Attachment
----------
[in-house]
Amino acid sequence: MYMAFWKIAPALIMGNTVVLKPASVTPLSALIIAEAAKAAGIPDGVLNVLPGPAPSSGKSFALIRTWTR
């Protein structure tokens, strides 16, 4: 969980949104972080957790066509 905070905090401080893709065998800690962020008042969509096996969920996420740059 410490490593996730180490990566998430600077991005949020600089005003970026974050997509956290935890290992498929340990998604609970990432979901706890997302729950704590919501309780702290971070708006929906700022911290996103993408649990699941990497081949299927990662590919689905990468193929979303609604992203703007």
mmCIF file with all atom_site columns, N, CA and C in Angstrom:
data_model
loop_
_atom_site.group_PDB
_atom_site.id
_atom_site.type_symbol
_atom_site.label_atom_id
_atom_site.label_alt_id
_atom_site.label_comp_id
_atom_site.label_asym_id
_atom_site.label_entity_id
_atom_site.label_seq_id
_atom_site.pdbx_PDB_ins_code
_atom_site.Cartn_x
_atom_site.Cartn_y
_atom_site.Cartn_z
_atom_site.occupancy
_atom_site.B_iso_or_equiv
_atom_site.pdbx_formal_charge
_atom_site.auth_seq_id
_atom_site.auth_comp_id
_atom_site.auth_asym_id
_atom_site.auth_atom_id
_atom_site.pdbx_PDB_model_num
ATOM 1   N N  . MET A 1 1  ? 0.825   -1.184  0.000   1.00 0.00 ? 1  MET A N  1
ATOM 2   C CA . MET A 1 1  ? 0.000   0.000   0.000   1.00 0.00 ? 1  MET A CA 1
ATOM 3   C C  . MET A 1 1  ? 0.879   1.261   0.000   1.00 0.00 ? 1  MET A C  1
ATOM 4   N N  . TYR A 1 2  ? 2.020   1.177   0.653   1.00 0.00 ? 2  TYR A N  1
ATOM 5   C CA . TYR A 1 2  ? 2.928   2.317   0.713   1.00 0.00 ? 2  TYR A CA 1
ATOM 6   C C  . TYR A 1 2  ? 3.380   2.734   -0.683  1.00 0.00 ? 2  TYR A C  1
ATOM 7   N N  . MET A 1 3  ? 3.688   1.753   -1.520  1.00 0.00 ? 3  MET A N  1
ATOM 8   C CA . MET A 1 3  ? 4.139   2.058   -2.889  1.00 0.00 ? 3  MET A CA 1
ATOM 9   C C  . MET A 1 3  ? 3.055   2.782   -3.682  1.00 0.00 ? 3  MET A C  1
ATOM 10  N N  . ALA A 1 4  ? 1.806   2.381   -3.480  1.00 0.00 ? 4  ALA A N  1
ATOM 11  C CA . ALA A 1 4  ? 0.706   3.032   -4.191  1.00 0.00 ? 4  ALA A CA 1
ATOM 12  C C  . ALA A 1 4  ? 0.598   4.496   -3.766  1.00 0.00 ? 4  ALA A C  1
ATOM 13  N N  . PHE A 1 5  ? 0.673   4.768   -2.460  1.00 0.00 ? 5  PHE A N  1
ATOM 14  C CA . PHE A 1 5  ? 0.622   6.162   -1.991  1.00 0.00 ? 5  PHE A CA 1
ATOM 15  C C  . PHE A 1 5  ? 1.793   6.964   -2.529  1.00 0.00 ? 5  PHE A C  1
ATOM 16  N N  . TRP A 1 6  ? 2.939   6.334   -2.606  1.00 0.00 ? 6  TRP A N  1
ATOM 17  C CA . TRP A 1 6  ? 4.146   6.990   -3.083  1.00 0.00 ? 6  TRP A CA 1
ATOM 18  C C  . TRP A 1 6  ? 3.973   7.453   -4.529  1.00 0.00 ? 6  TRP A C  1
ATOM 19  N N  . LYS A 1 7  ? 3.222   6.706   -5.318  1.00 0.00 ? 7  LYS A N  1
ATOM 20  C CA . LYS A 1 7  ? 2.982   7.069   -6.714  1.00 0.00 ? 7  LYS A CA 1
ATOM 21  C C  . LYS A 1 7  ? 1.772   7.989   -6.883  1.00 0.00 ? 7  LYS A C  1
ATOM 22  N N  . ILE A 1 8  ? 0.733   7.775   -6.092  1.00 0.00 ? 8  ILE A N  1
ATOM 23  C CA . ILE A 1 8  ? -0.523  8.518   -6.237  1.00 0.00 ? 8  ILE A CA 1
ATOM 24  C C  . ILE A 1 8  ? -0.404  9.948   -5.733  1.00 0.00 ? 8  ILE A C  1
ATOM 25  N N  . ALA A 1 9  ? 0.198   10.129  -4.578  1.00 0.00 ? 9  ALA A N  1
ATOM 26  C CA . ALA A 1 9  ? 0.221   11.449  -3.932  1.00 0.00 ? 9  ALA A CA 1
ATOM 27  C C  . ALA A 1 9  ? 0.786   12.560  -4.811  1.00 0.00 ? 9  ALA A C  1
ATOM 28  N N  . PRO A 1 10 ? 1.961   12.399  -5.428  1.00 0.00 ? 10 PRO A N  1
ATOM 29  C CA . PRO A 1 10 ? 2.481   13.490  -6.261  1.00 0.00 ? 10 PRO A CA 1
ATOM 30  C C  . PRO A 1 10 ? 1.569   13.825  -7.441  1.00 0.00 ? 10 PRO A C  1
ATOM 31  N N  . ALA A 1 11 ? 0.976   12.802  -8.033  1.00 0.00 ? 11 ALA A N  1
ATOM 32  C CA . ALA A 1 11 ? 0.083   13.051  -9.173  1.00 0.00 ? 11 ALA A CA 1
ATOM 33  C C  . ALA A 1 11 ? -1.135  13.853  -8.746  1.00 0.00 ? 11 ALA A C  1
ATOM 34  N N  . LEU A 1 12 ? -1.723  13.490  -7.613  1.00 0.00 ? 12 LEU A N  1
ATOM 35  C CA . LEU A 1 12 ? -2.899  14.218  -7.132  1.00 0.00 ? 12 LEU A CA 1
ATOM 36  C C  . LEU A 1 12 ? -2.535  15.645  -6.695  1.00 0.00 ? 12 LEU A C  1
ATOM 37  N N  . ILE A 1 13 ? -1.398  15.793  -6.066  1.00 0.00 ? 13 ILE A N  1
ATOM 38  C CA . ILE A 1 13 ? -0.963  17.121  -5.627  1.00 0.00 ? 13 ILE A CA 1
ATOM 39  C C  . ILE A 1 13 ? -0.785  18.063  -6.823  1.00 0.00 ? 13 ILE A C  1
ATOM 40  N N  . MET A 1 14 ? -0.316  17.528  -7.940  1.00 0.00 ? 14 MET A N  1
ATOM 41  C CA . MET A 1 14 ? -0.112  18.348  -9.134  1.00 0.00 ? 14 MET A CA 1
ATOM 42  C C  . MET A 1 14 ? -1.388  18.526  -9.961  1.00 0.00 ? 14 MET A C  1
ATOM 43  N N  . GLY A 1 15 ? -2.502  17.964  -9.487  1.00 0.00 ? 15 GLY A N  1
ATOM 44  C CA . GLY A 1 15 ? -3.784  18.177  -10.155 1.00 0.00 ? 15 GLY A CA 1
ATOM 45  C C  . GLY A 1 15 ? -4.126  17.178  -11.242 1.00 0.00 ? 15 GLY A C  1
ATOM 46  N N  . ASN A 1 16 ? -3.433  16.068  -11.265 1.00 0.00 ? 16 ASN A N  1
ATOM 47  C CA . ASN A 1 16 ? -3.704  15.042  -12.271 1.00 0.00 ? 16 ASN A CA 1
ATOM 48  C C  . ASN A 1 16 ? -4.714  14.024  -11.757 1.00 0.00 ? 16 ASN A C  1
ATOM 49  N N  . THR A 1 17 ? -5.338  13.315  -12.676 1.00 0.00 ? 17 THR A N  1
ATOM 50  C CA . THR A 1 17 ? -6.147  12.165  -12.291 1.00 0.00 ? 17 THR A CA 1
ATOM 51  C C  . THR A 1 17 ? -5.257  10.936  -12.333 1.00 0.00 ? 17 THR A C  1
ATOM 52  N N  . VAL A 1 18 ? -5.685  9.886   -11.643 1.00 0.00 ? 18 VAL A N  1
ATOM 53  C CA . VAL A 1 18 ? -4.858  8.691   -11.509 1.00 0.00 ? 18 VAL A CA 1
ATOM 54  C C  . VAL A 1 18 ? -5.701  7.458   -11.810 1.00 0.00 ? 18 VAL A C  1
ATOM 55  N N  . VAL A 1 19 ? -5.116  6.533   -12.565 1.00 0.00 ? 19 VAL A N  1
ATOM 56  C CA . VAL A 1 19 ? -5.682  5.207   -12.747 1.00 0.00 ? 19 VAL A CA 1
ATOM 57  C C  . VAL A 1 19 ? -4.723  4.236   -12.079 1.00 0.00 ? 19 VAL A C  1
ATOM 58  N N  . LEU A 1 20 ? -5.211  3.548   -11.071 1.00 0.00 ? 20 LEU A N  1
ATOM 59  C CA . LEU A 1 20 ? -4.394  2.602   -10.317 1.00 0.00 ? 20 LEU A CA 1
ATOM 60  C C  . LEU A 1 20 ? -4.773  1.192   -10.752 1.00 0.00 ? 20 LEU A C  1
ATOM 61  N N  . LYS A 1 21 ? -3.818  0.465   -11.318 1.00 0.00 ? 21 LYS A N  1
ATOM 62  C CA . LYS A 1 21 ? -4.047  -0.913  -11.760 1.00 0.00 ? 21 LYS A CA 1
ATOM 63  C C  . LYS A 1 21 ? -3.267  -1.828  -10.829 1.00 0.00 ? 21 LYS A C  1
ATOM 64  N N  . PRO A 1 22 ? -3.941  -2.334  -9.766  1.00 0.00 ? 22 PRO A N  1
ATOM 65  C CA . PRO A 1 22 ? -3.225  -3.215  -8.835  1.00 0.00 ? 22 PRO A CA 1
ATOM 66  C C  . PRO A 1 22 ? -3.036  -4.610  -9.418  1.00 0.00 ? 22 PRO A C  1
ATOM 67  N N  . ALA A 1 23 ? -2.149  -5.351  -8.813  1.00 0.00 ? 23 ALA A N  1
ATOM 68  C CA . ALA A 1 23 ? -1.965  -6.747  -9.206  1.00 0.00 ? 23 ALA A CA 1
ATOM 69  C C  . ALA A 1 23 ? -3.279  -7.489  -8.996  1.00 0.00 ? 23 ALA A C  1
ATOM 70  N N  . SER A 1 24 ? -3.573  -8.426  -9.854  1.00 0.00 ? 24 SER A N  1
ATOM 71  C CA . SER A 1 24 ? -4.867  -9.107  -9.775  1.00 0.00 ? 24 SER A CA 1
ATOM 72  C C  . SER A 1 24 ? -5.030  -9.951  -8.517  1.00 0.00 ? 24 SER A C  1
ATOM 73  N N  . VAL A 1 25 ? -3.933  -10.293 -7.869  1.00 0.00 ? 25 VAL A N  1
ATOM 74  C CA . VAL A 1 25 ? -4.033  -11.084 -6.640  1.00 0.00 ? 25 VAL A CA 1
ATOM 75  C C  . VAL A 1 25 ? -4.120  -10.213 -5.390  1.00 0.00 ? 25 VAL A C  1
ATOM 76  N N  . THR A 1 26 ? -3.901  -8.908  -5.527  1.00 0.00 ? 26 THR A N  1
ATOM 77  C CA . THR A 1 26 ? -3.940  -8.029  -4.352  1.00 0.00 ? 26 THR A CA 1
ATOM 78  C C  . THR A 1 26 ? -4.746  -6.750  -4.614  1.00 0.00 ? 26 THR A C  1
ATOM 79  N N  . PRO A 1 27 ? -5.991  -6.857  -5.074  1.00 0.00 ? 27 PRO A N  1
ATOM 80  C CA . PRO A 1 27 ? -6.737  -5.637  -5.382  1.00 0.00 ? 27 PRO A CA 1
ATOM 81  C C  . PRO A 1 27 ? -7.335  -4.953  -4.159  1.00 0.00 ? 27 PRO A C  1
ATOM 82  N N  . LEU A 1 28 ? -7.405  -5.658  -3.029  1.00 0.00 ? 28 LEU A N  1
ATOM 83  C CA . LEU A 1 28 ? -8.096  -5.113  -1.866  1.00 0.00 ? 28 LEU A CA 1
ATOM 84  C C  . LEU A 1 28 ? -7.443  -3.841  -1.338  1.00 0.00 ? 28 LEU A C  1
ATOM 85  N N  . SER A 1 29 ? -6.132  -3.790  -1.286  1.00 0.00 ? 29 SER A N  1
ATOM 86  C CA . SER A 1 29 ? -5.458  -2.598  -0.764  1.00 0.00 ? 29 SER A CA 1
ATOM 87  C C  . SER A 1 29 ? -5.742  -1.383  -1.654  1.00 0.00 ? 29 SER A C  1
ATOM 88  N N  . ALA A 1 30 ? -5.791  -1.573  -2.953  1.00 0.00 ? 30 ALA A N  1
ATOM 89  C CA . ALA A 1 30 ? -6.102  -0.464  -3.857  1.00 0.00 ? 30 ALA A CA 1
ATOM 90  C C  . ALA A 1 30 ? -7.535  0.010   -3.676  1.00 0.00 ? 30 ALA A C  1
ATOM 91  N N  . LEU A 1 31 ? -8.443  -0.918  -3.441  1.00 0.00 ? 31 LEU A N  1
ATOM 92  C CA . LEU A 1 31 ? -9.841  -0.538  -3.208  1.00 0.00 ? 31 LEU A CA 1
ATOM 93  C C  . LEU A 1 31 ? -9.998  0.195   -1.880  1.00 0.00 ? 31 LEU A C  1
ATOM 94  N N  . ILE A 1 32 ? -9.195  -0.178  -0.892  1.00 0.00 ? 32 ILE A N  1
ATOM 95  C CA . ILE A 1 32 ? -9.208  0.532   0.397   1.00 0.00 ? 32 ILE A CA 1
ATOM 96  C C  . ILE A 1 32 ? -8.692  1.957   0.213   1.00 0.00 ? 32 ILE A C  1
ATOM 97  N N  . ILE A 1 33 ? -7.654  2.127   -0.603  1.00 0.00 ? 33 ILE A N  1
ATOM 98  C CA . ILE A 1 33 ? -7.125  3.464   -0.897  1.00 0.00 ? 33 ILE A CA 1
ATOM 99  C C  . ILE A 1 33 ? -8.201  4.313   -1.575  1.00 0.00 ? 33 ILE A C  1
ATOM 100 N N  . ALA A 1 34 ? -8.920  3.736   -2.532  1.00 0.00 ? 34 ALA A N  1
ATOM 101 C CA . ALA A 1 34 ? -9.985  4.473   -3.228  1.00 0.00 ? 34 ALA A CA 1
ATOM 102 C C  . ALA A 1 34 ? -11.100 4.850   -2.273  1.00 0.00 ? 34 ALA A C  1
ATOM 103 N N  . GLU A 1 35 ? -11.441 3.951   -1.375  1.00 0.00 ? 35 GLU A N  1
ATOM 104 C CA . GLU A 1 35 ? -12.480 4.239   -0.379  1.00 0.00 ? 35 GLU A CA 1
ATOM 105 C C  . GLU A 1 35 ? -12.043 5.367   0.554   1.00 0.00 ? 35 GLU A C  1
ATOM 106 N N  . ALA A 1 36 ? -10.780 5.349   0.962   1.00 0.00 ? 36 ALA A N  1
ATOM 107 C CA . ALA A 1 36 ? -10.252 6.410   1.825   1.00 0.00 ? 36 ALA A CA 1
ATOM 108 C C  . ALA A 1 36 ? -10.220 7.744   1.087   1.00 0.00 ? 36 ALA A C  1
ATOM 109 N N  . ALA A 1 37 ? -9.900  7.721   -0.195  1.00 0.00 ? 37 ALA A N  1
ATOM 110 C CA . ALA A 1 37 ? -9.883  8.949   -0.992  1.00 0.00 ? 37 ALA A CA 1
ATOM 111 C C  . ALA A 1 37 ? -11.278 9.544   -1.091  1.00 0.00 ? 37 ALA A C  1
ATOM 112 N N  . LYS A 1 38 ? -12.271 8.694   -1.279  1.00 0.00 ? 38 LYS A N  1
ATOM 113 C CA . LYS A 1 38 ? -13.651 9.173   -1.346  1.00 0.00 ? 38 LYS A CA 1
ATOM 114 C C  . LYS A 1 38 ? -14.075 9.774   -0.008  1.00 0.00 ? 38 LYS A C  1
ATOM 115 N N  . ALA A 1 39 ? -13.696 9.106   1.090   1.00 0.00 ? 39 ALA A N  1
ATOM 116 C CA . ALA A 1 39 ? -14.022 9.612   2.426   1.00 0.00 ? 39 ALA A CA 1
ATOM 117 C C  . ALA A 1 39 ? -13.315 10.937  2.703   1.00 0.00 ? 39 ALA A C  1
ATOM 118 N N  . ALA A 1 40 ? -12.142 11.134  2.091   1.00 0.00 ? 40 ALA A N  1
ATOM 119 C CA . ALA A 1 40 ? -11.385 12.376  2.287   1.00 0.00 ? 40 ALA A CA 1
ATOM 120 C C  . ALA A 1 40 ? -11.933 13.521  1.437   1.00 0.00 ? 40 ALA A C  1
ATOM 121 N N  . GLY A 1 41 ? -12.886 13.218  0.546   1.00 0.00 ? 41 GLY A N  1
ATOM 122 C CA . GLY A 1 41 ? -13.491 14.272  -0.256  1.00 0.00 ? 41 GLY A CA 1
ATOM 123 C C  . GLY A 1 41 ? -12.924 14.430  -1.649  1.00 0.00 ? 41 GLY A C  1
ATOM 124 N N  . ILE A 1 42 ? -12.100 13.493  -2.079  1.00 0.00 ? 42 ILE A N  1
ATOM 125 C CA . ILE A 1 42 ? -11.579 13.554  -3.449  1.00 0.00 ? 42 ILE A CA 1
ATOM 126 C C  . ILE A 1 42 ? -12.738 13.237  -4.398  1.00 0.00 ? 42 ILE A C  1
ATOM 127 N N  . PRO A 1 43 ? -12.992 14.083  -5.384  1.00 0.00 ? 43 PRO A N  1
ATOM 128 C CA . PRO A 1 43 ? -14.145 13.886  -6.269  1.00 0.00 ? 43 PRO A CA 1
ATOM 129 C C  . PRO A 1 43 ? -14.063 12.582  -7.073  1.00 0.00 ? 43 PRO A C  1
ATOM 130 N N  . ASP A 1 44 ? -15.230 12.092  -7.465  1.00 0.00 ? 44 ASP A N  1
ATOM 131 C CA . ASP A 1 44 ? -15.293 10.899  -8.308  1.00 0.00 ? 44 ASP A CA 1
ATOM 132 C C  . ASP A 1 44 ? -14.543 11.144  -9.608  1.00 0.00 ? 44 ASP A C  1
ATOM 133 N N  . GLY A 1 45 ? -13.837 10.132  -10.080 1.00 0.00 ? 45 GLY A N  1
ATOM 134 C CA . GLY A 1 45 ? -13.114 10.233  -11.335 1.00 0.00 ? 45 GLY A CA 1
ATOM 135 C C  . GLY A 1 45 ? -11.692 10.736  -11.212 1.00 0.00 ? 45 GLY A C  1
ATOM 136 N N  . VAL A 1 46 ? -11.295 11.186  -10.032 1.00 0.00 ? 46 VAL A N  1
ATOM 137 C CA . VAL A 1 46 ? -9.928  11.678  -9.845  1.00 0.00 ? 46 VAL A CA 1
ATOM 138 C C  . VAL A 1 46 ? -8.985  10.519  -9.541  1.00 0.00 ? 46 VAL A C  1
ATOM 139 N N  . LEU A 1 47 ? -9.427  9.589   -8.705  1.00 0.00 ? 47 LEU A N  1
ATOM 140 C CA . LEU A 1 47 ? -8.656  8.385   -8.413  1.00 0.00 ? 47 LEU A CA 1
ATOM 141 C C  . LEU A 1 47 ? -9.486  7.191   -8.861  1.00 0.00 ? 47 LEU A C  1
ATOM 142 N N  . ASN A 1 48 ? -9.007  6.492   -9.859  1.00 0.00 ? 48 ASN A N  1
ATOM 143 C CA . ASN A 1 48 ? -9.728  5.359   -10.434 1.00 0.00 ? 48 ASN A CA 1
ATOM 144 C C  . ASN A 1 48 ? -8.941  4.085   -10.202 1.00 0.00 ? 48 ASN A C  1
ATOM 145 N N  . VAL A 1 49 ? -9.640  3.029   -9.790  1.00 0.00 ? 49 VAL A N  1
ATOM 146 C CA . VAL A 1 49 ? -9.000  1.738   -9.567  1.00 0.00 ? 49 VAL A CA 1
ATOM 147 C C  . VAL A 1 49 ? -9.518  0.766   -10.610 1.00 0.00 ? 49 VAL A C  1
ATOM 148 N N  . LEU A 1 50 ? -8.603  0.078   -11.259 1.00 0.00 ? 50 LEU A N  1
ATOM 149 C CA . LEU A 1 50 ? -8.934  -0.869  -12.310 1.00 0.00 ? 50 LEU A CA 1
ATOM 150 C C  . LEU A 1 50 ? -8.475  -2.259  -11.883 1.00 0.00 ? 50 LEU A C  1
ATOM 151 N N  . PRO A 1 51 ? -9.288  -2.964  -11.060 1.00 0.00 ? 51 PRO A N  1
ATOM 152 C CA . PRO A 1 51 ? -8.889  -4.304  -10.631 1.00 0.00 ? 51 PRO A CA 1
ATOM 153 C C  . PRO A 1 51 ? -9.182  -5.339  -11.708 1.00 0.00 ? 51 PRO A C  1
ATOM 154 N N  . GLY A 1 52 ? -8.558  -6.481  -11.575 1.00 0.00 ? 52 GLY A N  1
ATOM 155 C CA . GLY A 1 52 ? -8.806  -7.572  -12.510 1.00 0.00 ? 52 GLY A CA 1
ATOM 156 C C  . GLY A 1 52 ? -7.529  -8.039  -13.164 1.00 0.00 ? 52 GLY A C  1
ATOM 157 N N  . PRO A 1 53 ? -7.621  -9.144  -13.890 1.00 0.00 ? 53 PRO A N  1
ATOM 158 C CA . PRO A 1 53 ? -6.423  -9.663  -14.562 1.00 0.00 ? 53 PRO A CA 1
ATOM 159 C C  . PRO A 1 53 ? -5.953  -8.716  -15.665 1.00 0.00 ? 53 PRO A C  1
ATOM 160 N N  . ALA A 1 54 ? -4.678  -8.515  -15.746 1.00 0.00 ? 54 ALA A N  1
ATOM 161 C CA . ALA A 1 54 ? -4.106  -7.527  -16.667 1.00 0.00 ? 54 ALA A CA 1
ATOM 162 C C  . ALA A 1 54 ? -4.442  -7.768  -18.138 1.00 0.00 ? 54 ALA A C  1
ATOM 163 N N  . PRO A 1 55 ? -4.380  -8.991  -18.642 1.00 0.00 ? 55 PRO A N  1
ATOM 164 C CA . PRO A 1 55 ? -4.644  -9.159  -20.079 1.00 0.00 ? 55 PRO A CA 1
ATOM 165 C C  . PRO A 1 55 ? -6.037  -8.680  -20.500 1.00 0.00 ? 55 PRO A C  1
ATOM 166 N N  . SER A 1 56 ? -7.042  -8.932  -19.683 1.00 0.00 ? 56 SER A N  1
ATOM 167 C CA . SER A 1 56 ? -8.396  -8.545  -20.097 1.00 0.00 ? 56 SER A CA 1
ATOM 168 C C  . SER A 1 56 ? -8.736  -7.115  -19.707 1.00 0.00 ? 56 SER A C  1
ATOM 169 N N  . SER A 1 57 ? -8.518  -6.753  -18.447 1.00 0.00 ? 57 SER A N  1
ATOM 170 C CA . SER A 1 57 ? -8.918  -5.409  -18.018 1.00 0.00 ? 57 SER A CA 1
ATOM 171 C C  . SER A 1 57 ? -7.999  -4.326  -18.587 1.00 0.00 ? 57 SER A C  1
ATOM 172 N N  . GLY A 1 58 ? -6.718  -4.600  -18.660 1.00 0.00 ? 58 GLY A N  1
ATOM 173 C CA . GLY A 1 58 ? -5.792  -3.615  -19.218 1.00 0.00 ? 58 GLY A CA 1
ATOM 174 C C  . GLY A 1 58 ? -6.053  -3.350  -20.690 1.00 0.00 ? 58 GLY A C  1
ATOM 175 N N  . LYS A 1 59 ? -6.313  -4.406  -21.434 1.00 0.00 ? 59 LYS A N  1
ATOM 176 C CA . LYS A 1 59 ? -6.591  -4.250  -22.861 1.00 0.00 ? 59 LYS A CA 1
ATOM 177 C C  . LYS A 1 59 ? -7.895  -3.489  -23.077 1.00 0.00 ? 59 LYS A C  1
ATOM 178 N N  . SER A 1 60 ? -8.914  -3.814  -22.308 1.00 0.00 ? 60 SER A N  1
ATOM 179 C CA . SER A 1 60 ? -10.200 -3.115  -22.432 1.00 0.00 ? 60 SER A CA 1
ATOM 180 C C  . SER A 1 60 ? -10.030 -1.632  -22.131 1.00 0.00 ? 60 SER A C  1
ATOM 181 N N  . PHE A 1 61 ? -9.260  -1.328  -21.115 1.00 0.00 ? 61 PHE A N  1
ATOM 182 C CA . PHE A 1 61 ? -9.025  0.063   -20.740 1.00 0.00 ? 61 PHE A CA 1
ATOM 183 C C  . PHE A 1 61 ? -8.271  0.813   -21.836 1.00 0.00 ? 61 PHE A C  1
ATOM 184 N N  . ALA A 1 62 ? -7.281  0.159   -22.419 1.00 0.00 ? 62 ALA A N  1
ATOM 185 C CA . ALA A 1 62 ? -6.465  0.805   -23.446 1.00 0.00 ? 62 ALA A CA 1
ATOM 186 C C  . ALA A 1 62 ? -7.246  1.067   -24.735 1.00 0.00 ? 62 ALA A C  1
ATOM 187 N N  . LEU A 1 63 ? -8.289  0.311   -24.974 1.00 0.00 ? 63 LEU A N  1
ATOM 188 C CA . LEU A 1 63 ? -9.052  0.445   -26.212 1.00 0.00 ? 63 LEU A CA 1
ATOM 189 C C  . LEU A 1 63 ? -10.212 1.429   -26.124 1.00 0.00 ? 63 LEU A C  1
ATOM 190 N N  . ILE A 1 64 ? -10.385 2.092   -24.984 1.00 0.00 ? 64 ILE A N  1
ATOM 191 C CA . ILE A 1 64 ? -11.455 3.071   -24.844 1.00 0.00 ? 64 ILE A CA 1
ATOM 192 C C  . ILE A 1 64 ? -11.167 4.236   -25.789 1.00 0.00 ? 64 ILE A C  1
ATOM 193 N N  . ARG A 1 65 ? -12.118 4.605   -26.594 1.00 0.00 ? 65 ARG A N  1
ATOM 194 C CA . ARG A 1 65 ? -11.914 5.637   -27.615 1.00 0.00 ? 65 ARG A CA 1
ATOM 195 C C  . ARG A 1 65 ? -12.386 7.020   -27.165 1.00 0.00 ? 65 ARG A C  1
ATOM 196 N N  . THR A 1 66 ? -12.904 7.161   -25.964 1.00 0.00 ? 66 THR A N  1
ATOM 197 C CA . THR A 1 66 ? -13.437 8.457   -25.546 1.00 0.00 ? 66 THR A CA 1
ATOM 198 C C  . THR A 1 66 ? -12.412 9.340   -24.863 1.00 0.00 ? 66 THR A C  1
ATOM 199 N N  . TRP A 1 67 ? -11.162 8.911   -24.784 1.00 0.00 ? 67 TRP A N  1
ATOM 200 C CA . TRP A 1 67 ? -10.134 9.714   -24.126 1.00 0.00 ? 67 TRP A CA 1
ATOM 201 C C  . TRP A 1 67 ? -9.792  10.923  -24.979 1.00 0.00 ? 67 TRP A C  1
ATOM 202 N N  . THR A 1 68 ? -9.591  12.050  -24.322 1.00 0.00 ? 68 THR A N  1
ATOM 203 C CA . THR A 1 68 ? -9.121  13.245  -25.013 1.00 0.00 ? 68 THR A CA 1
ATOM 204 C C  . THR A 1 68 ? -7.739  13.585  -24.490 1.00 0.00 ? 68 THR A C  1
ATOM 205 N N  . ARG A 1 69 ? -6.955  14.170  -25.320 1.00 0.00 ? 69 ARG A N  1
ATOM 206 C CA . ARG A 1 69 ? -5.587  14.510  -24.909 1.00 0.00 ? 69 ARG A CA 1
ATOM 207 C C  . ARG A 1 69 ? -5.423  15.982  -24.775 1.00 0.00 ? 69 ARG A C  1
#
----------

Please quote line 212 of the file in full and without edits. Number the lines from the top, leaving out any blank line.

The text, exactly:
ATOM 185 C CA . ALA A 1 62 ? -6.465  0.805   -23.446 1.00 0.00 ? 62 ALA A CA 1